general population health that — you know, I just turned — I’m 41, so should I get
a mammogram? So are all 40 year olds the same? And I look at other associations like — I’m
actually curious to ask you this question — there’s associations with macular degeneration
that actually are discovered out of Yale. And that falls in the grey zone. But if you
were homozygous for that high-risk variant, would you show up at your ophthalmologist
sooner to check for macular degeneration? And — so would you? Richard Lifton:
So — [laughter] Eric Green:
You don’t have to tell your age. Just because she’s bragging — [laughter] Eric Green:
You don’t have to do that. Because we were both once 41, weren’t we? Richard Lifton:
So this is actually not a theoretical question. My father had retinitis pigmentosa. And he
was from — his parents were from the same small village in Russia. And it was no surprise
that he was — probably his parents had distant relationship to one another, and he was homozygous
for one of the genes causing retinal degeneration. And I was actually faced with that question
of do you want to know? And my father went — had a productive life.
Had to retire early because of his blindness. It progressed to complete inability to see
in his 70s. And I made the conclusion that — drew the conclusion that he had a productive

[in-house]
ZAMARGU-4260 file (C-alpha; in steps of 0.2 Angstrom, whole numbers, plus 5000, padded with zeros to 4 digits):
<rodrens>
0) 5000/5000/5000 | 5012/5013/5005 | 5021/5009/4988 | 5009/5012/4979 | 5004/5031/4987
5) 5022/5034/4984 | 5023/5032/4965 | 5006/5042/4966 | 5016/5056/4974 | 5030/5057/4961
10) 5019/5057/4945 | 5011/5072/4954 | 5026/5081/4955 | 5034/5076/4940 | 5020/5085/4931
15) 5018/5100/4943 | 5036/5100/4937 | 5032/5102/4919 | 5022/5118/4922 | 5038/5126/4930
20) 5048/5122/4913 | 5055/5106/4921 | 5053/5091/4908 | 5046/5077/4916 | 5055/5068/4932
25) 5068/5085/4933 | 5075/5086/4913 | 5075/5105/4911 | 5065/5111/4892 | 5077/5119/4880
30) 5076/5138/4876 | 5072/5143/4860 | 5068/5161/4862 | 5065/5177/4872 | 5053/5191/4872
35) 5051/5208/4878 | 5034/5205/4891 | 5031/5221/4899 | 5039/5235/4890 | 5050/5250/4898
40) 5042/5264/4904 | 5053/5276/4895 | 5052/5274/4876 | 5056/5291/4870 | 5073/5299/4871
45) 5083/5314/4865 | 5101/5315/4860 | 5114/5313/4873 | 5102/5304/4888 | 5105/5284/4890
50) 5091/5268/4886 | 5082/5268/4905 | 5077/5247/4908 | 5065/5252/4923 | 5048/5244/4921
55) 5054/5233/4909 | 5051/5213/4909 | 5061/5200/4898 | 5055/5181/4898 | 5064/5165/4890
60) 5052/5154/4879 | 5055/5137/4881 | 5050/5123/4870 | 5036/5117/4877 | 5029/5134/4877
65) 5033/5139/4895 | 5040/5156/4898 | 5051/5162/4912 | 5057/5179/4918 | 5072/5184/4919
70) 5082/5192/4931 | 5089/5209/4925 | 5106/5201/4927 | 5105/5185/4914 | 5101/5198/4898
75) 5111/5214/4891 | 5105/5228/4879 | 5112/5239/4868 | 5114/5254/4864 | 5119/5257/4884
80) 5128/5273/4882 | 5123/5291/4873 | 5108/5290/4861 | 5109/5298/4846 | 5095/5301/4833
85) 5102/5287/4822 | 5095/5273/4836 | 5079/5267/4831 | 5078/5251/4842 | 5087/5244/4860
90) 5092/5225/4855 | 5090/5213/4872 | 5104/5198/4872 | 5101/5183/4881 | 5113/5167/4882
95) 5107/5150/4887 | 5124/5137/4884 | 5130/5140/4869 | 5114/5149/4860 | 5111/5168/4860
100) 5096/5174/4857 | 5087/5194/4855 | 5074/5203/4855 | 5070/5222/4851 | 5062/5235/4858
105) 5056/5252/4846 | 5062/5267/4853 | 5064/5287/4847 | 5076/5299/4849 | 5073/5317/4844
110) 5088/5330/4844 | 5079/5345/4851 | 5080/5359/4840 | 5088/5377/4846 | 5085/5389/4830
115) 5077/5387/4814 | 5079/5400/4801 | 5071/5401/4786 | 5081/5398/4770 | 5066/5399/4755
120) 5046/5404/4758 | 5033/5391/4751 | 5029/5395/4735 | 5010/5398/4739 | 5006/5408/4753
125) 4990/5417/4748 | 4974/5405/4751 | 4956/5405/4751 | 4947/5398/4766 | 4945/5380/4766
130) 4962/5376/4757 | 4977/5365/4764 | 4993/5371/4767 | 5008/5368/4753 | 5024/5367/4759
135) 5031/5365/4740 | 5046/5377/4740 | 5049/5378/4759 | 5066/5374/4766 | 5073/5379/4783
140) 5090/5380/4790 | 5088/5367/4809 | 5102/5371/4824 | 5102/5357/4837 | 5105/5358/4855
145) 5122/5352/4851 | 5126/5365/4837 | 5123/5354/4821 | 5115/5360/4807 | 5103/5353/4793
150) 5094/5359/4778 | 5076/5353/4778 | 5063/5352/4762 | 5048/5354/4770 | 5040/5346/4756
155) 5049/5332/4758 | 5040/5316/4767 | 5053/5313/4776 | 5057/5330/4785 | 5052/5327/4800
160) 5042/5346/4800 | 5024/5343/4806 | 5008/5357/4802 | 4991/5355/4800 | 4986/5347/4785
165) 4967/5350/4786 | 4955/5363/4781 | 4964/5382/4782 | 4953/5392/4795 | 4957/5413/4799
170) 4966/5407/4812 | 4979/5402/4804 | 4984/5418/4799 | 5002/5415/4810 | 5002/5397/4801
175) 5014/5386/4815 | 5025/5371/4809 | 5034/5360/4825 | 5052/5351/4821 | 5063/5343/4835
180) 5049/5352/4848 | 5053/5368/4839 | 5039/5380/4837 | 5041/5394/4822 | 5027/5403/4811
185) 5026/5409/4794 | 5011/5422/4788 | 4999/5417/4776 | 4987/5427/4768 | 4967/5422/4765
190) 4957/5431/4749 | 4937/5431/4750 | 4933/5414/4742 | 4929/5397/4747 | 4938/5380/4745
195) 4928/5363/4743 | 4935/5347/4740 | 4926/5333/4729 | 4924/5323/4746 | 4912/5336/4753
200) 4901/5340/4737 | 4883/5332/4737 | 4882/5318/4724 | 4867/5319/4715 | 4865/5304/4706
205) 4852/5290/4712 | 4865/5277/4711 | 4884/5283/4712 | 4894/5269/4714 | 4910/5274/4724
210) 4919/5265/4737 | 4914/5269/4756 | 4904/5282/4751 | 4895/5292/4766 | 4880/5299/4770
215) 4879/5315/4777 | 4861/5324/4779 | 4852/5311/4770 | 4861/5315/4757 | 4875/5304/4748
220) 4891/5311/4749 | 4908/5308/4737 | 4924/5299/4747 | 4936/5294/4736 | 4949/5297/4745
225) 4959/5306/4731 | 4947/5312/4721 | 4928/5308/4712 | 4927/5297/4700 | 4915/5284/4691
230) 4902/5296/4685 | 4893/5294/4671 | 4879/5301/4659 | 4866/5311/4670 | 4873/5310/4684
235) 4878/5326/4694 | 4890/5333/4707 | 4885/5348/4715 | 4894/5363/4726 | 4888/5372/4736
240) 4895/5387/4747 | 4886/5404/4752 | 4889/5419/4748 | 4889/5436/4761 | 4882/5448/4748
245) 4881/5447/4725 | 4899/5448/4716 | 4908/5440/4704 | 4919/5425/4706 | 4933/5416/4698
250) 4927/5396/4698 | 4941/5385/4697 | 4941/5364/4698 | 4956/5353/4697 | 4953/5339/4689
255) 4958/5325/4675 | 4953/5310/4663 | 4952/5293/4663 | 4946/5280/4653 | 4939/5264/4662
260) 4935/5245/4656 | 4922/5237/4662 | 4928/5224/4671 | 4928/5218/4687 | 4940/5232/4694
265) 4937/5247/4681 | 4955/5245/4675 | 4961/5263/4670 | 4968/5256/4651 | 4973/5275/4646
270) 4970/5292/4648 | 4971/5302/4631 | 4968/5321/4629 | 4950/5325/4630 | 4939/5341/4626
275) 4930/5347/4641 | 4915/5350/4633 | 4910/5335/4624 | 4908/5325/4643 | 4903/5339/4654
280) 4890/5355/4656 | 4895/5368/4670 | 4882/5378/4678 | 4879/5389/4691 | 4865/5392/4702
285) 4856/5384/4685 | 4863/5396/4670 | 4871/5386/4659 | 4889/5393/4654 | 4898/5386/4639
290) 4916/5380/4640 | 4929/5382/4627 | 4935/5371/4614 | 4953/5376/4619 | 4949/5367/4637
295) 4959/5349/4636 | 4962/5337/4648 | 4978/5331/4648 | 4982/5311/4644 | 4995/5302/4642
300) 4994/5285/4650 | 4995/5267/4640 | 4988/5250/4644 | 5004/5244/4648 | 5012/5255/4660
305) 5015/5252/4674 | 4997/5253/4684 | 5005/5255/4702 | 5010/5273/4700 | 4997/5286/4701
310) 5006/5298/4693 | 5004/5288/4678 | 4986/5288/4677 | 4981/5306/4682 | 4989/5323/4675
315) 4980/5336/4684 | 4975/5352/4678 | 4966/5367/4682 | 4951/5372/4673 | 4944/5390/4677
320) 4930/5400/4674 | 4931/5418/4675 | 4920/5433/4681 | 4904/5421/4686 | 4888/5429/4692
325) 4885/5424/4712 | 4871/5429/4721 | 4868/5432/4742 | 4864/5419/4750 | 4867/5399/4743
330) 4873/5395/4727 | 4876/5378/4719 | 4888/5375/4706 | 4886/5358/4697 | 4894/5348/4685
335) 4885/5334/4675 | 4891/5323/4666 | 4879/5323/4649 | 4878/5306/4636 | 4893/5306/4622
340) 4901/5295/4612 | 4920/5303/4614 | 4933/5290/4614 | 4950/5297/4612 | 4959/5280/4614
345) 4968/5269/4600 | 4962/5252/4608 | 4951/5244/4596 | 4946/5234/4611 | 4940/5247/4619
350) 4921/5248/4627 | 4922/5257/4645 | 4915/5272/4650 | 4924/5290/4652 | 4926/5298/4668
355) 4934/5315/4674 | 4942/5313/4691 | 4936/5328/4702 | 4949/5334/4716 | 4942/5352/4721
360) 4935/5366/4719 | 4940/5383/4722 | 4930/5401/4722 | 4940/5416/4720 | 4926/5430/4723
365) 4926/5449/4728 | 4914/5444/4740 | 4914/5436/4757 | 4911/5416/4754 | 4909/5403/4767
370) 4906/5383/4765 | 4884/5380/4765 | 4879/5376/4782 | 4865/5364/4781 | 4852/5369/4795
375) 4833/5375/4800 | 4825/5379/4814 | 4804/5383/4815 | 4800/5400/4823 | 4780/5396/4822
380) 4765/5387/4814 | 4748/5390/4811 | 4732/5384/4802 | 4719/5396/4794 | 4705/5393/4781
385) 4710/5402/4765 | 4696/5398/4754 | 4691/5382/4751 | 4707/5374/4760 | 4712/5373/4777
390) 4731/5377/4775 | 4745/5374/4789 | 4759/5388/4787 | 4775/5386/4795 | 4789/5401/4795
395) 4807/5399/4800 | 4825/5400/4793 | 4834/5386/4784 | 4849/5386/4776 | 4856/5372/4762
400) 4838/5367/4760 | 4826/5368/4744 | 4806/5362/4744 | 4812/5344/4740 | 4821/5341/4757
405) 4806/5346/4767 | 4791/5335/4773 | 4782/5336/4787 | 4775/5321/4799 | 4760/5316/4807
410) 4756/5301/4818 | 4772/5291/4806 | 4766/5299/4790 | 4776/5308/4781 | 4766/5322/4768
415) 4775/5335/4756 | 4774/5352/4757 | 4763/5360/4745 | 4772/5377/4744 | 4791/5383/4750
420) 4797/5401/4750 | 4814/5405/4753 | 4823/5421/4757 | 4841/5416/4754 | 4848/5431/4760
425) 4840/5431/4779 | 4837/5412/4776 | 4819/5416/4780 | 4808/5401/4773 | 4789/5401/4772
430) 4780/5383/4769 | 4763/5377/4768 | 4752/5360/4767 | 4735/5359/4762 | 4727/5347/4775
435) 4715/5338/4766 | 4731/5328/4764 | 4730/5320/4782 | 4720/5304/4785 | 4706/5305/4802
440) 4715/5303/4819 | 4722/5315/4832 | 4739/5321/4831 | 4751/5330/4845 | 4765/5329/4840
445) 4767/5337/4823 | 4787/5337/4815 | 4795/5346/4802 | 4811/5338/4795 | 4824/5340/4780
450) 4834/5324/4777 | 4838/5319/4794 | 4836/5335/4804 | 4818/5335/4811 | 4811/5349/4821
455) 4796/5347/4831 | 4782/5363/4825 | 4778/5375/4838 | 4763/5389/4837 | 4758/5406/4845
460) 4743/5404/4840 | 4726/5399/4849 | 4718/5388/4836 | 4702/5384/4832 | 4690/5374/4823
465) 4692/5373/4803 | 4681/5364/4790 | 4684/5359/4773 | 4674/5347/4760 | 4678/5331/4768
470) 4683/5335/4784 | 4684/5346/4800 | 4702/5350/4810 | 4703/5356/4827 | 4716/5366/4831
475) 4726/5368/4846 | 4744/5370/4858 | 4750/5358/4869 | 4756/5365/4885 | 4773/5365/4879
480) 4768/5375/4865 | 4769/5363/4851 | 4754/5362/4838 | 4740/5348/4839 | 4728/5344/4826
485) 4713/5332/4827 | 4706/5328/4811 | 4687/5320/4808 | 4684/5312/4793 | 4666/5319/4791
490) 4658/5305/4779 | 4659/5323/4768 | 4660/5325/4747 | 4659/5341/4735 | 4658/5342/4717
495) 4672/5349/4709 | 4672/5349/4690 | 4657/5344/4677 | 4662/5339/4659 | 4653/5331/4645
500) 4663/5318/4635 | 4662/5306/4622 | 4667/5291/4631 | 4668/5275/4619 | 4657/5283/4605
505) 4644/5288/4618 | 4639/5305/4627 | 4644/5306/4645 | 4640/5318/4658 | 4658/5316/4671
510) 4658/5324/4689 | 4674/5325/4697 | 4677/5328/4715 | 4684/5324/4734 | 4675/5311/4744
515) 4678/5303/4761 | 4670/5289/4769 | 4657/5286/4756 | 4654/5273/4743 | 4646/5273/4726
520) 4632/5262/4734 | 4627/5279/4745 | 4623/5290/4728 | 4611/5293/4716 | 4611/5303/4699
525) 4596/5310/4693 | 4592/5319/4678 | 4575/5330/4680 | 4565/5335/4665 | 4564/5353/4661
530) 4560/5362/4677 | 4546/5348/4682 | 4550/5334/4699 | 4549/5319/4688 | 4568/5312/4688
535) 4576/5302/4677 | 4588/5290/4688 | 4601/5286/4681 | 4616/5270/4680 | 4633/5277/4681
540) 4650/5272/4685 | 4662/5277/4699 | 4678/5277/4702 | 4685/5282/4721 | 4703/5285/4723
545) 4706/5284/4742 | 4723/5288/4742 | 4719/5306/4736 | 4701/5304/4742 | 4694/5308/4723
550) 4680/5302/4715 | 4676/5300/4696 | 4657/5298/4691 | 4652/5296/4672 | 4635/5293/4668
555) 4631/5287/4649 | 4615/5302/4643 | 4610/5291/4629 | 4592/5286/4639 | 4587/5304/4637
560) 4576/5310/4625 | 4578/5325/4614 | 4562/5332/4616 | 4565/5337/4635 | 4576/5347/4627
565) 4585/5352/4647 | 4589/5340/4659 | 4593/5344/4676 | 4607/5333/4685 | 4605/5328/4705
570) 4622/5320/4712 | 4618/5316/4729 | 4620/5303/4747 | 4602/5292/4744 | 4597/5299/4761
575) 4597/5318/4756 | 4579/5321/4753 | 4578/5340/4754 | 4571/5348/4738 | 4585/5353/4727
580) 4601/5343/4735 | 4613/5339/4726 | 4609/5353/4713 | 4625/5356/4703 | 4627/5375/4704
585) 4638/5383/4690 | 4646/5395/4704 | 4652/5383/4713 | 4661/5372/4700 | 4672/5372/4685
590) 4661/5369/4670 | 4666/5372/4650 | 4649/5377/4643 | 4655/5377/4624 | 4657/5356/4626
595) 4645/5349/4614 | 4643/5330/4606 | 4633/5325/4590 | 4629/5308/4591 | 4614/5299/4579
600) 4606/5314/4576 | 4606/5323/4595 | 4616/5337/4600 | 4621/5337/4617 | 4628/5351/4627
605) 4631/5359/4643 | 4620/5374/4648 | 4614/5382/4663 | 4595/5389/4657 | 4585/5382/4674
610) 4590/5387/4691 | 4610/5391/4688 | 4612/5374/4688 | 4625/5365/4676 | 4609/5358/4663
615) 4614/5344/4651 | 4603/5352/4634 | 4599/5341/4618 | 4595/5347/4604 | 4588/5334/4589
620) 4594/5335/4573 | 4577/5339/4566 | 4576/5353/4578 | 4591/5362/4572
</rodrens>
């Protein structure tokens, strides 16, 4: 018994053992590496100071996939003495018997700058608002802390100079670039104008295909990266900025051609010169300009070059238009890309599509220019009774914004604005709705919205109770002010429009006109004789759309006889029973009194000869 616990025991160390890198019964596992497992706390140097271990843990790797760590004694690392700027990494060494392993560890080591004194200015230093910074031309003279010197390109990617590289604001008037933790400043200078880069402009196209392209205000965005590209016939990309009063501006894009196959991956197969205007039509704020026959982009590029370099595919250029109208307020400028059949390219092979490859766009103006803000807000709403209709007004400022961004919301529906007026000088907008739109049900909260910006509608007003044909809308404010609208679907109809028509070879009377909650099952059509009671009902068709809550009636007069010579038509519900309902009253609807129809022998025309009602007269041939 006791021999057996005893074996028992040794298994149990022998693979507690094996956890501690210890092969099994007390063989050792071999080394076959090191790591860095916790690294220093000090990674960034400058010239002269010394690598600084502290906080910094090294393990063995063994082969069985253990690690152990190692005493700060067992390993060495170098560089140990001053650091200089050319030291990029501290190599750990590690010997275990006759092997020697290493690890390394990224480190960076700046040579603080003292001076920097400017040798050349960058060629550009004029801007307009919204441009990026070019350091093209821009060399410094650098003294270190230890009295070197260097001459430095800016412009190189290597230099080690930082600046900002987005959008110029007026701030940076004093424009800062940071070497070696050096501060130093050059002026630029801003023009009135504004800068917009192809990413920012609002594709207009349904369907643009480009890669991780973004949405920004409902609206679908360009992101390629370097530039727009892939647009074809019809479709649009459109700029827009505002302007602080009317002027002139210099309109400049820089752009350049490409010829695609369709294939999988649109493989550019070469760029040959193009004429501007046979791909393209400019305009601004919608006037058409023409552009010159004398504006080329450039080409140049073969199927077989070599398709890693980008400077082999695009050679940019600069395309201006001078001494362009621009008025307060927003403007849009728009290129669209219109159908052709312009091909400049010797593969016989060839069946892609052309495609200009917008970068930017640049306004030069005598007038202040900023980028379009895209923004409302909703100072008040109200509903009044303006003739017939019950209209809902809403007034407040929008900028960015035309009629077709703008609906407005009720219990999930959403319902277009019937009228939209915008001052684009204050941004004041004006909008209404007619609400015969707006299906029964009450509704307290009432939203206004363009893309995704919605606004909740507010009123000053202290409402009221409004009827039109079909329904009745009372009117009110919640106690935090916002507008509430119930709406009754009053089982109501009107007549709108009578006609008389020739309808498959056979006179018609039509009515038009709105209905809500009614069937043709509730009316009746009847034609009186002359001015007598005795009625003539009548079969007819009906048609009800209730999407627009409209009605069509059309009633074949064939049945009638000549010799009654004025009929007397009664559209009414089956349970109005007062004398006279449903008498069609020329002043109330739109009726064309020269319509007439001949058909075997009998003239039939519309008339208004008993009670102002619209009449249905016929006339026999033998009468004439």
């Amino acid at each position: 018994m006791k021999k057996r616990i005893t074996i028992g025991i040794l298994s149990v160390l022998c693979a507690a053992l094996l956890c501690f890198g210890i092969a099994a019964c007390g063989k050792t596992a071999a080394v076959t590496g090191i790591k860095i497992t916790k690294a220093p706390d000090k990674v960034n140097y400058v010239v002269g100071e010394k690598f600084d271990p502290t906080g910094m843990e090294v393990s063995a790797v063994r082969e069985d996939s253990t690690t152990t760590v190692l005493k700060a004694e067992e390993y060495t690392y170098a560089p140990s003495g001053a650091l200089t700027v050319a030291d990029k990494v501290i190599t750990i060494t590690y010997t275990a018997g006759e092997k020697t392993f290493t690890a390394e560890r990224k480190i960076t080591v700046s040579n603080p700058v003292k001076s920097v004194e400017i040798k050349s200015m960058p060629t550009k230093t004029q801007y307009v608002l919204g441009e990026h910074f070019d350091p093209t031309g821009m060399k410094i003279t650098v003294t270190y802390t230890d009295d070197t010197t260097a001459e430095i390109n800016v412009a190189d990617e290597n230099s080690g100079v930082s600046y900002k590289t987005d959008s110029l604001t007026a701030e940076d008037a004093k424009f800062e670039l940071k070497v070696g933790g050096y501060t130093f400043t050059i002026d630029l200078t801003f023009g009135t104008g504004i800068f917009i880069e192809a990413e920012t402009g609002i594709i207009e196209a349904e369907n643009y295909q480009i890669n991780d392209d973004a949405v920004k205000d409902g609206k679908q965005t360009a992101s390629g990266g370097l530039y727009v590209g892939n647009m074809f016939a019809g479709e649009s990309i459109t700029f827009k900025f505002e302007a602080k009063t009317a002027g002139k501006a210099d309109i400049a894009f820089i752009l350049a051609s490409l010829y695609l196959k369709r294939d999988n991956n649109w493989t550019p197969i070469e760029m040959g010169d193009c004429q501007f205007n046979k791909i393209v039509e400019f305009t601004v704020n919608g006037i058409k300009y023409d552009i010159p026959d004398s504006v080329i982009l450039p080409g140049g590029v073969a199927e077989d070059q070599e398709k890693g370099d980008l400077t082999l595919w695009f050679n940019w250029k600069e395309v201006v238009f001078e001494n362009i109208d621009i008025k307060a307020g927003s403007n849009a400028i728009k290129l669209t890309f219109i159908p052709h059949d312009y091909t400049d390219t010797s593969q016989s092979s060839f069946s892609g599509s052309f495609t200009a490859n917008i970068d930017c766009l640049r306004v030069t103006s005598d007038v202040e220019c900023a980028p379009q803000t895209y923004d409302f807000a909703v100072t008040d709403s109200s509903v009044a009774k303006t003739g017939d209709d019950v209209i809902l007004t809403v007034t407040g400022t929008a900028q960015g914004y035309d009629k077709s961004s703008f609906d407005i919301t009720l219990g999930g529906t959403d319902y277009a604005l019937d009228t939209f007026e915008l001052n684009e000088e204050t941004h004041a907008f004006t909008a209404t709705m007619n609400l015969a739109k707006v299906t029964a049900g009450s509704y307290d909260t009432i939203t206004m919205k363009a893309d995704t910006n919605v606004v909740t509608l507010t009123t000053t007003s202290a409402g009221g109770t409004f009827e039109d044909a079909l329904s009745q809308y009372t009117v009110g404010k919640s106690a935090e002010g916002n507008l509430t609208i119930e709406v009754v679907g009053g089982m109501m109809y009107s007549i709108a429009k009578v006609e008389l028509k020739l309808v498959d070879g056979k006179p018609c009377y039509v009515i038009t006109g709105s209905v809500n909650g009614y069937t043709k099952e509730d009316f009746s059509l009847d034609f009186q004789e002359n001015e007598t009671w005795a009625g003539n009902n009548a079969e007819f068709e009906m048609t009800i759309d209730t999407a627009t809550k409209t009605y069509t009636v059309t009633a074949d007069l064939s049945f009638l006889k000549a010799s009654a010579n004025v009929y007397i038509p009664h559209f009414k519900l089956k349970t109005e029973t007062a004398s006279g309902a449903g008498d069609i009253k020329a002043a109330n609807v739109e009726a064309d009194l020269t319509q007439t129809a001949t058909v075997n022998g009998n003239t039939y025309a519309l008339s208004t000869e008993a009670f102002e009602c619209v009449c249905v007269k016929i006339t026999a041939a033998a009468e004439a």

life and I — would you — how differently would you want to behave if you knew? And
for me, the question was, is there something that you would do about it today? And I’m
very enthusiastic about things that you have some ability to change. At that time, there
was no treatment for the disease other than laser zapping of the lesions to try to prevent
them from progressing. And I decided that I didn’t want to have eye exams at that
point. So I think individuals will vary in how they
respond to that. APOE4 in Alzheimer’s disease today is a very practical example of this.
Allele frequency around the world is about 17 percent. And about 4 percent of the population
will have two mutant copies of this gene. And if you have one copy you’ll get Alzheimer’s
disease on average eight years earlier; and if you have two, 16 years earlier. And practical
question — do you want to know? And currently there are no useful treatments that we know
of that will prevent progression if you are an APOE4 carrier. And I think individuals
will vary in their response to that. And in general, in my experience as a physician,
patients really want to know if there’s something that can be done. And if there’s
not, it’s a very mixed impression. Anne Wojcicki:
Right. But one of the things I think that will be interesting is with population health
guidelines. So things like macular degeneration or with breast cancer, can I actually get
more specific guidelines for me that are based on my genome? And that’s when I start to
look at like some of these new, you know, prevention diagnostics that are coming out
that are very expensive. You know, if all women didn’t have to get a mammogram — one,
that’s great for me, but two, that’s a big cost savings. And so I look at things as well, like macular
degeneration. Where it’s in that grey zone now — still of information — but I can see